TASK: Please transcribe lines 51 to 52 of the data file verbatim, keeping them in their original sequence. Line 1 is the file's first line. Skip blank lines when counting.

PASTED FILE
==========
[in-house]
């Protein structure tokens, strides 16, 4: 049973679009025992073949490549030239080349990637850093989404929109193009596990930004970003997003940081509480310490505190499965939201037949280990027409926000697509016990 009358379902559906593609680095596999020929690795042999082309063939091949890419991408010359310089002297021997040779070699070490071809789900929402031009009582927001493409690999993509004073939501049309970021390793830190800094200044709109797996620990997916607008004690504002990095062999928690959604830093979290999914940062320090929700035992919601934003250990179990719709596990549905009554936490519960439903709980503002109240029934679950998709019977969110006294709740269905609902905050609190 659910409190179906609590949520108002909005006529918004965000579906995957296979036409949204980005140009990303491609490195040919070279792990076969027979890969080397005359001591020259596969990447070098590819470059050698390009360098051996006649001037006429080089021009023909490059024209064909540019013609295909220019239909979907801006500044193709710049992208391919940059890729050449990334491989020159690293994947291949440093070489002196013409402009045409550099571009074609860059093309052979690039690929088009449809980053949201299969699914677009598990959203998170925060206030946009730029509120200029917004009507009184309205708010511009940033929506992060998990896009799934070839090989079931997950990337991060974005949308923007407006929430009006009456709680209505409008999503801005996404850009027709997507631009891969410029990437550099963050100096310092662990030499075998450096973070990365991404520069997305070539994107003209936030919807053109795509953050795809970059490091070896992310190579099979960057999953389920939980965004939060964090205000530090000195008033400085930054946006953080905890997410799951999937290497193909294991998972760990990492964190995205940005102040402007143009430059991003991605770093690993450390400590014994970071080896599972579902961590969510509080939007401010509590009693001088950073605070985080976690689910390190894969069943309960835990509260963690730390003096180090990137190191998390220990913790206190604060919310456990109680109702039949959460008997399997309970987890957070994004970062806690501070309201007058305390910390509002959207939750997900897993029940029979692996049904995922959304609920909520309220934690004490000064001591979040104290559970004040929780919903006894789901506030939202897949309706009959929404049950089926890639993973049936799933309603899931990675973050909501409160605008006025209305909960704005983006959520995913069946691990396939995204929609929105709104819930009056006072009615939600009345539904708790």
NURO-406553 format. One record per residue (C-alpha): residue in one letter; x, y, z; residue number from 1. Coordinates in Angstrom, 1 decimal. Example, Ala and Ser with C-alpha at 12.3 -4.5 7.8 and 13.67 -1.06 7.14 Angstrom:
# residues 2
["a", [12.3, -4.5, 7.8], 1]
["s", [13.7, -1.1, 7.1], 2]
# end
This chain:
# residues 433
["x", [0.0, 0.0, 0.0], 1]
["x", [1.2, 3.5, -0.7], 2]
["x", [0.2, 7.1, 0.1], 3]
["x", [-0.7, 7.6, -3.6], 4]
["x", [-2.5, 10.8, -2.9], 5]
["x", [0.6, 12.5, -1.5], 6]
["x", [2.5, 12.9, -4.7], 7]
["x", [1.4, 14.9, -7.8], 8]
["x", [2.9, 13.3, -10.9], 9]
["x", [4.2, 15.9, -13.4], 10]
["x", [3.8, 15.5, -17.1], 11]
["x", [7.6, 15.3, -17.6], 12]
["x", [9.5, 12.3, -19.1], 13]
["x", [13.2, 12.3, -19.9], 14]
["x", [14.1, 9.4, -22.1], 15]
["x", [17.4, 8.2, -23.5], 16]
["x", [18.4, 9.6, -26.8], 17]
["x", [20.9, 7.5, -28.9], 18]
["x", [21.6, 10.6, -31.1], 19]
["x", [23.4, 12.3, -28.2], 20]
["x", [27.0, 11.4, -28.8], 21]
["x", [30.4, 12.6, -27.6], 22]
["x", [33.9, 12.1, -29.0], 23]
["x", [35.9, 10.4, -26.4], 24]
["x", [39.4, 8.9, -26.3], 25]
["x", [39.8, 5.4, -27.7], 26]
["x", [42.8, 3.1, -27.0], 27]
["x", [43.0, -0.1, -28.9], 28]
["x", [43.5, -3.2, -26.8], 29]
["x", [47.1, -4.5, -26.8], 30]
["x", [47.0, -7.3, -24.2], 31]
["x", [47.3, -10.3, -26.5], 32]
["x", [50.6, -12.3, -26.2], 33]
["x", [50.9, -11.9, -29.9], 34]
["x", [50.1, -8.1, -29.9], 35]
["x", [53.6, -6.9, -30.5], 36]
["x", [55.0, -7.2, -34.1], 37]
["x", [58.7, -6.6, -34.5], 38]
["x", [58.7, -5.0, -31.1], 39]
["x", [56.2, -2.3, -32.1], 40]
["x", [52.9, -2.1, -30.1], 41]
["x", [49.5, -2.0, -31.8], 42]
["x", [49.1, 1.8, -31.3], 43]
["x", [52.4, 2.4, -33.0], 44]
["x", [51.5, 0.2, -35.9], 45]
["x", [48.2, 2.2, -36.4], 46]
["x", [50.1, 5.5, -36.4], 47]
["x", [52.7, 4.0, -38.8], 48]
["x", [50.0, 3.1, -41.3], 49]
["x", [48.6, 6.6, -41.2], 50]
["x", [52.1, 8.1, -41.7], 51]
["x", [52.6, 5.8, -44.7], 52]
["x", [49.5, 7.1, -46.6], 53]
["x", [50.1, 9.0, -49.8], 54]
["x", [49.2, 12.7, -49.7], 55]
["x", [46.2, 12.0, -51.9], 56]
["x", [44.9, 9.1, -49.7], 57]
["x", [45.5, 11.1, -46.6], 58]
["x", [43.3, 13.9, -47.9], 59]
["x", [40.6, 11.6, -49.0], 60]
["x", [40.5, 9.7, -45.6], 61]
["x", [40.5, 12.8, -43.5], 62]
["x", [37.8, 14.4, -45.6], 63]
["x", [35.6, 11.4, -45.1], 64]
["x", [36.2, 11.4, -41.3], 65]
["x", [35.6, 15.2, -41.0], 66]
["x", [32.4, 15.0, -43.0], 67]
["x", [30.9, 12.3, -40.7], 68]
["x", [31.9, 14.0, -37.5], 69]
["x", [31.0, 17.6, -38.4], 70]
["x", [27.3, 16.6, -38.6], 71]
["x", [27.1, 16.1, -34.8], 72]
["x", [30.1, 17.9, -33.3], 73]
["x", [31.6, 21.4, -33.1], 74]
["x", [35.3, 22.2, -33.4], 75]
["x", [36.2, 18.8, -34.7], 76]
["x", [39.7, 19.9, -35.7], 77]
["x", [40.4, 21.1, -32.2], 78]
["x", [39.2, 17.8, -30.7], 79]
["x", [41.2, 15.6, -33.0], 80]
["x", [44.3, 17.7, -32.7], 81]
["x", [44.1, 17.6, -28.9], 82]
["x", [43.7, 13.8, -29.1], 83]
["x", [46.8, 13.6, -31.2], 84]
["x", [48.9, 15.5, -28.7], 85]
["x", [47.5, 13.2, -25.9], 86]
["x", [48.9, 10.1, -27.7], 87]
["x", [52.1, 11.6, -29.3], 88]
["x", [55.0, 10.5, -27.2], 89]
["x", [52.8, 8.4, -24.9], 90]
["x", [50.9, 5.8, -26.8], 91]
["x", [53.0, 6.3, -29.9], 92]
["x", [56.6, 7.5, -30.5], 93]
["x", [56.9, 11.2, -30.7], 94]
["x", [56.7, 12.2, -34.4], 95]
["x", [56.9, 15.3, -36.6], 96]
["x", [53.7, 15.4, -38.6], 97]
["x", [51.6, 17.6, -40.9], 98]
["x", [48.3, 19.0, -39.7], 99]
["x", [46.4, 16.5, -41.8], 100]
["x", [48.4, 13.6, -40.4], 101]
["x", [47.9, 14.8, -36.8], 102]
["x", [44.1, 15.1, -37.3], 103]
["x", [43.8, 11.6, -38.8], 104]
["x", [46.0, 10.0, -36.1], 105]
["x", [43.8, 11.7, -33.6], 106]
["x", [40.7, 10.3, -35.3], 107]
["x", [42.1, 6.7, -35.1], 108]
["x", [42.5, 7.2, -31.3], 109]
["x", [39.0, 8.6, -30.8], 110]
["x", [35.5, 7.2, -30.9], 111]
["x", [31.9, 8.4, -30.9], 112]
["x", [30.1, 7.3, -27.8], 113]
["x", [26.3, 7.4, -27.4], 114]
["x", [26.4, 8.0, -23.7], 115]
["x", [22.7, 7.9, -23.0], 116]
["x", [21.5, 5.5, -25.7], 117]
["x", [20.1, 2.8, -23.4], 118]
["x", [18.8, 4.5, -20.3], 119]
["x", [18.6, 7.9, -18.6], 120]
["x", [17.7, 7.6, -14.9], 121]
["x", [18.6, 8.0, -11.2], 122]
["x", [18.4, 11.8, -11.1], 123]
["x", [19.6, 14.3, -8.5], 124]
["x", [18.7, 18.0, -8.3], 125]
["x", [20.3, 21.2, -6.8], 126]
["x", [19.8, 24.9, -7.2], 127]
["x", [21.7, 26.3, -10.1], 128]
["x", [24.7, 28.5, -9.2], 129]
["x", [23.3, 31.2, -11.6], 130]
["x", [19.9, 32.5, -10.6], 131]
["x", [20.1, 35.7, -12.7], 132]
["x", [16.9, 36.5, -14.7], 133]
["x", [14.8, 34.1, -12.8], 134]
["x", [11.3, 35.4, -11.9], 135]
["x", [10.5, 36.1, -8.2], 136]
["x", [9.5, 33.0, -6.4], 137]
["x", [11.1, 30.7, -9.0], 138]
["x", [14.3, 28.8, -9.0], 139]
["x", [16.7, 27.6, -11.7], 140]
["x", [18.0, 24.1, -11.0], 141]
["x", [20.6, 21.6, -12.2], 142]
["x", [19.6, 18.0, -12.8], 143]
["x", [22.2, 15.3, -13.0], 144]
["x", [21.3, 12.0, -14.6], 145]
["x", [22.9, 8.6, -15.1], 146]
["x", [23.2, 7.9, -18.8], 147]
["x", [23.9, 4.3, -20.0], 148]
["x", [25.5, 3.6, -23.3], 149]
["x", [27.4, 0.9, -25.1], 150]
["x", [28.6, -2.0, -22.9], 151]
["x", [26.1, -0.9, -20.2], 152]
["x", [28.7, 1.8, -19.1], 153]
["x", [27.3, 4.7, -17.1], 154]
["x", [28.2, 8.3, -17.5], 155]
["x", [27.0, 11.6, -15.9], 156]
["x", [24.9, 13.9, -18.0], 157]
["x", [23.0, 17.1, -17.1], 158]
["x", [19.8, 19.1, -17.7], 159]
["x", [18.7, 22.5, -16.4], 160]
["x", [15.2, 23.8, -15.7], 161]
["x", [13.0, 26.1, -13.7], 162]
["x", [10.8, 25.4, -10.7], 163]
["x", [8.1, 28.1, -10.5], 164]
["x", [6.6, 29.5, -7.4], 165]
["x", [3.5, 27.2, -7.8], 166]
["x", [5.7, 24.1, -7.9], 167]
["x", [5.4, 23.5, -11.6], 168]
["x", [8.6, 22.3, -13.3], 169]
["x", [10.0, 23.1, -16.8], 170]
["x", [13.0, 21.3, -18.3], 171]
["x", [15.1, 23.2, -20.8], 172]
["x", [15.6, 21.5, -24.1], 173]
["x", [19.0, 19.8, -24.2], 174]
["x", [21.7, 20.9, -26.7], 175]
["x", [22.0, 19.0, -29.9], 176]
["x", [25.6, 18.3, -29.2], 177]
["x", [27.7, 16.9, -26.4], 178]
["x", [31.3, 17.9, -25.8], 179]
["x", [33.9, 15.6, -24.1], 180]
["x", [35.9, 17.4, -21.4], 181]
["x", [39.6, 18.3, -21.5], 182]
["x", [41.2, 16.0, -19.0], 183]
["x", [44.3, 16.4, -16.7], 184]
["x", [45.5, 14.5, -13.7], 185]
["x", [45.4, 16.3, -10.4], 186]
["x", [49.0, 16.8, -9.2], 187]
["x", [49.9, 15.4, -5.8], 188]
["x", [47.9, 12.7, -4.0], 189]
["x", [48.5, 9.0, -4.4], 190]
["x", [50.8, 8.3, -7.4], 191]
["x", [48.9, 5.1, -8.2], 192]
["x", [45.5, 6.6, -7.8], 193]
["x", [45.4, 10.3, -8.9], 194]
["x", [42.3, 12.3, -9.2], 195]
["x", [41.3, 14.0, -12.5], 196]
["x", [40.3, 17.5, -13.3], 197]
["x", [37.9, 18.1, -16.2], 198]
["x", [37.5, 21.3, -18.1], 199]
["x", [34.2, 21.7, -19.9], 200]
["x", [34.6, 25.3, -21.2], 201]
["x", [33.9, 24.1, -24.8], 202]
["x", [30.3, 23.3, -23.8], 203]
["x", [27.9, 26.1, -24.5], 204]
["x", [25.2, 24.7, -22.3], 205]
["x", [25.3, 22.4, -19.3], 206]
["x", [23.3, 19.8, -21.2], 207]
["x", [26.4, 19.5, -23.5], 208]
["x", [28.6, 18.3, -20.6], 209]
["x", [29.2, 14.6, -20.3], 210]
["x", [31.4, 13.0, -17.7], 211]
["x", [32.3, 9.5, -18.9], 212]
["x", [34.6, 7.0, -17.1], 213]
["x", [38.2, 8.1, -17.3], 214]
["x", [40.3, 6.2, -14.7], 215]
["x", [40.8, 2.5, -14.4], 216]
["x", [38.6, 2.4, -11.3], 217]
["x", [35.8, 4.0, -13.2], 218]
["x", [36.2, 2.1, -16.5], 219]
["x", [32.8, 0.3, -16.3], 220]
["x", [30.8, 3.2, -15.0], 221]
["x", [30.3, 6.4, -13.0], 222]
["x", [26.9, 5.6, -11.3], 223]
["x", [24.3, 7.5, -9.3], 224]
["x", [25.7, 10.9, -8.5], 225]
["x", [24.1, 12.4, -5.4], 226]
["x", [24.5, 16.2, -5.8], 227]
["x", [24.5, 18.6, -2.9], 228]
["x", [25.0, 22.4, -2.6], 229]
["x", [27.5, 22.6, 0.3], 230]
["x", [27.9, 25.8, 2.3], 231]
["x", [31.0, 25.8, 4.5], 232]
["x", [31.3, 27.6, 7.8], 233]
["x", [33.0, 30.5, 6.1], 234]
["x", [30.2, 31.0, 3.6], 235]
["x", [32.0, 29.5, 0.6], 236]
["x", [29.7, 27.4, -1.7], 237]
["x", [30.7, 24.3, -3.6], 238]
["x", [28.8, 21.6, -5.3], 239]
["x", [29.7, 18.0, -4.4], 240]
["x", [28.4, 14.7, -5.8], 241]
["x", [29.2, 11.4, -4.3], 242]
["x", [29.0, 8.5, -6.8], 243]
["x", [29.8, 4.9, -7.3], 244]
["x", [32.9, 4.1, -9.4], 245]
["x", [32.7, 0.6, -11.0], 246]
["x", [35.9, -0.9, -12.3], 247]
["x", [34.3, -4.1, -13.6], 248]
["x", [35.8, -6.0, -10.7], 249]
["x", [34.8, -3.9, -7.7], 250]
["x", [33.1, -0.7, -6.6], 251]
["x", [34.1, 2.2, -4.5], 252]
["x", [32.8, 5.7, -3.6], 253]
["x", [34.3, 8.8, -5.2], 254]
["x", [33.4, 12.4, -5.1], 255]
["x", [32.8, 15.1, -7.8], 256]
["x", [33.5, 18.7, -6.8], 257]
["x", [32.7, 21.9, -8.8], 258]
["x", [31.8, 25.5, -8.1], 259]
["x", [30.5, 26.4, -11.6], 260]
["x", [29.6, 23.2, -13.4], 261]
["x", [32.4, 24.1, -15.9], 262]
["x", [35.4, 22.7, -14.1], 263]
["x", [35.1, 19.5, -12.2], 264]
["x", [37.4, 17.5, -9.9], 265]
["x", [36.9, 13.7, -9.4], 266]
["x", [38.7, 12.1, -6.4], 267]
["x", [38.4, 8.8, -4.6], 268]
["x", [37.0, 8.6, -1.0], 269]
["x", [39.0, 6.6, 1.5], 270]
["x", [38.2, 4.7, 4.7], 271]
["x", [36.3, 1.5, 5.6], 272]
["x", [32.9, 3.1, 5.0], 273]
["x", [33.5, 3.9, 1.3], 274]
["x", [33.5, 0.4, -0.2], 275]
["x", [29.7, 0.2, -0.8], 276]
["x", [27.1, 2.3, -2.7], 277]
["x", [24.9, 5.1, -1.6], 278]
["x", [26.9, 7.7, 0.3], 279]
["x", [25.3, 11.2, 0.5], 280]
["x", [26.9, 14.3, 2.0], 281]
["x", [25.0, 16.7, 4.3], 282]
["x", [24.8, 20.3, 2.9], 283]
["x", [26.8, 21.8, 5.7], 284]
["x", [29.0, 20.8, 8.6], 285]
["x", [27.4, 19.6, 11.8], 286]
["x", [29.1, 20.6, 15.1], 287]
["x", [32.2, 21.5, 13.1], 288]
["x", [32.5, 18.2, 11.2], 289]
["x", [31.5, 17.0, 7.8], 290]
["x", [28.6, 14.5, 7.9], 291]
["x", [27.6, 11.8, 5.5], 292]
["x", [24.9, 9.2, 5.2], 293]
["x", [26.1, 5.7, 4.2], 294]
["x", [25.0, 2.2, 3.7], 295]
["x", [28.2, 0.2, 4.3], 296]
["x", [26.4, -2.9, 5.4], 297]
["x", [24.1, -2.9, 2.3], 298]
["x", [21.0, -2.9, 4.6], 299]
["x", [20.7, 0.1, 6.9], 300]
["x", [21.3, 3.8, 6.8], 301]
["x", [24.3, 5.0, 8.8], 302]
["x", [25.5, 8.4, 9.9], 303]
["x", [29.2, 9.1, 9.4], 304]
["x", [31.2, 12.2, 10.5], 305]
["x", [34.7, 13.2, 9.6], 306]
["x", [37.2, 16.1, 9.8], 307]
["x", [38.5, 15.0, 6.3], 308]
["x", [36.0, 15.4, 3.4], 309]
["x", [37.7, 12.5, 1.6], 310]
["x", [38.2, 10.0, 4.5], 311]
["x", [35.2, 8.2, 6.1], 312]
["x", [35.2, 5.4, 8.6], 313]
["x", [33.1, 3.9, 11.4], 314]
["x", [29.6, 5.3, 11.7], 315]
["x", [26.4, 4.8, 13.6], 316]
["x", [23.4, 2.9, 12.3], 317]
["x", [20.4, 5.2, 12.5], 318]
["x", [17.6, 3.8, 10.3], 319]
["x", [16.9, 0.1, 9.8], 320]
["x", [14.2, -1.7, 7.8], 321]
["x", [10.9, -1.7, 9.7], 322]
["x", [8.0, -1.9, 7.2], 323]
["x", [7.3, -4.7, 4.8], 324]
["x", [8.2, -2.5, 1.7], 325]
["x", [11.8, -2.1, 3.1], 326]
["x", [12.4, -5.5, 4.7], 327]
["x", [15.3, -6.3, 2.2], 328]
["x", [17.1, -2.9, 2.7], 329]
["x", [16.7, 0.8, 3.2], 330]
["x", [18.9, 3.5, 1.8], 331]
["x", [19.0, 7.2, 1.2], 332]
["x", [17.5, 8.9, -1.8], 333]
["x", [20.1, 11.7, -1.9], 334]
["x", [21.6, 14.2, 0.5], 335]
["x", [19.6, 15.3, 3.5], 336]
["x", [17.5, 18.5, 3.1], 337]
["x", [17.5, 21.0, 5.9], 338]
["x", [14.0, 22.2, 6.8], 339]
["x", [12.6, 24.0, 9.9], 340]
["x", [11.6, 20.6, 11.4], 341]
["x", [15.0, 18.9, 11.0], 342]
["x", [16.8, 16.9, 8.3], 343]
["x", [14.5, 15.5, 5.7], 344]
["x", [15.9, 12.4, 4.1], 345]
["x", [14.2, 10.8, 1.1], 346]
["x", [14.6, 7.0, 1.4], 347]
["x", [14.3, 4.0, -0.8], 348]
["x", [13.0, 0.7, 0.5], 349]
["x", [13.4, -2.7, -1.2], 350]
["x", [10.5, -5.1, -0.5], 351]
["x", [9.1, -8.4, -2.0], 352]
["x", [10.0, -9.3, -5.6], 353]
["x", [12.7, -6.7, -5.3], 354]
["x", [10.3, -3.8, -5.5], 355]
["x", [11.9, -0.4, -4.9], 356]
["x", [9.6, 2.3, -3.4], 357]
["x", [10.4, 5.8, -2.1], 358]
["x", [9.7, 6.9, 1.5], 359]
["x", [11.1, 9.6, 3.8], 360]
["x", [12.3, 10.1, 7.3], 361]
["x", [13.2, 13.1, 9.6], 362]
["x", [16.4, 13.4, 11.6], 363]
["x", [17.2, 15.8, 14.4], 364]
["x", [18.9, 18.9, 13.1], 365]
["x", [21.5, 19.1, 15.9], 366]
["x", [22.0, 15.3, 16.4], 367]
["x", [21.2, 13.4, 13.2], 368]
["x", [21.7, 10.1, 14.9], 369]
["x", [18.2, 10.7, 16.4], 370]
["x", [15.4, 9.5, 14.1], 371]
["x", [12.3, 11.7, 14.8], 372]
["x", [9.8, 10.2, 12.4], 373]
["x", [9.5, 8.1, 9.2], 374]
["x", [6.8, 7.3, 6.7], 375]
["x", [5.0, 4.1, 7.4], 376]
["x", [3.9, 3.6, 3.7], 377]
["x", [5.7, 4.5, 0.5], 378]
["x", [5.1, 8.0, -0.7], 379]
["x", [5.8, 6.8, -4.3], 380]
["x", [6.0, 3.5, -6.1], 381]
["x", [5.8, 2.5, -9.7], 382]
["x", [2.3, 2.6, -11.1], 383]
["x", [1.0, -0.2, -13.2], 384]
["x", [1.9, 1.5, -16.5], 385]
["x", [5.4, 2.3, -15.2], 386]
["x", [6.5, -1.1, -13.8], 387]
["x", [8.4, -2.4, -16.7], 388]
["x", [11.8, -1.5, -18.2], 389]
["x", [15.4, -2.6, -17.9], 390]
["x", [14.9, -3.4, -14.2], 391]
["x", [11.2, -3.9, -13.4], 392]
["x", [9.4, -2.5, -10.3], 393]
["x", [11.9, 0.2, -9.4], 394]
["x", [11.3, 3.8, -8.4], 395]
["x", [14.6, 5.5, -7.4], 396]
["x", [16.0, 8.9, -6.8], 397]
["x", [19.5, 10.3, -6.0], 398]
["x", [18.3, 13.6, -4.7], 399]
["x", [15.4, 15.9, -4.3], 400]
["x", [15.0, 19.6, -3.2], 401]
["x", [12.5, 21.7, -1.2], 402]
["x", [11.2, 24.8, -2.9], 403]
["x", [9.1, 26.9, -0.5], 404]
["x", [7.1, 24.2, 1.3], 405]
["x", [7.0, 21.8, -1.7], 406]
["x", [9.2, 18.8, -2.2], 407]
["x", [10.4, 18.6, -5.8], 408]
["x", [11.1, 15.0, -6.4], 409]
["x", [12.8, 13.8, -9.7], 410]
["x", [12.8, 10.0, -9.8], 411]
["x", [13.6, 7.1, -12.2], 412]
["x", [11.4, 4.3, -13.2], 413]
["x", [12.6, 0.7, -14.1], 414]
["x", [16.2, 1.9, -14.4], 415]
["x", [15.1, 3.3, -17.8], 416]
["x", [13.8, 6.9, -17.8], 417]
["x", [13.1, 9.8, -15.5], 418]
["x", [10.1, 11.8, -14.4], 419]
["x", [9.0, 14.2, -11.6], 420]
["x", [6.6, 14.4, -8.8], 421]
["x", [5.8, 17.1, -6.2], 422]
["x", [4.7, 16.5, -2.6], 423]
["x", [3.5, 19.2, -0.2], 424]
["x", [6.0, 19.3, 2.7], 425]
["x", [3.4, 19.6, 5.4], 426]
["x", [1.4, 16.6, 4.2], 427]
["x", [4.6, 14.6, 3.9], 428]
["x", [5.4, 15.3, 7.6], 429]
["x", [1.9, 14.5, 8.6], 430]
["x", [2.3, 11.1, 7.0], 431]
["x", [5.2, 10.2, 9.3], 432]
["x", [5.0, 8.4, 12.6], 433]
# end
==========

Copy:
["x", [49.5, -2.0, -31.8], 42]
["x", [49.1, 1.8, -31.3], 43]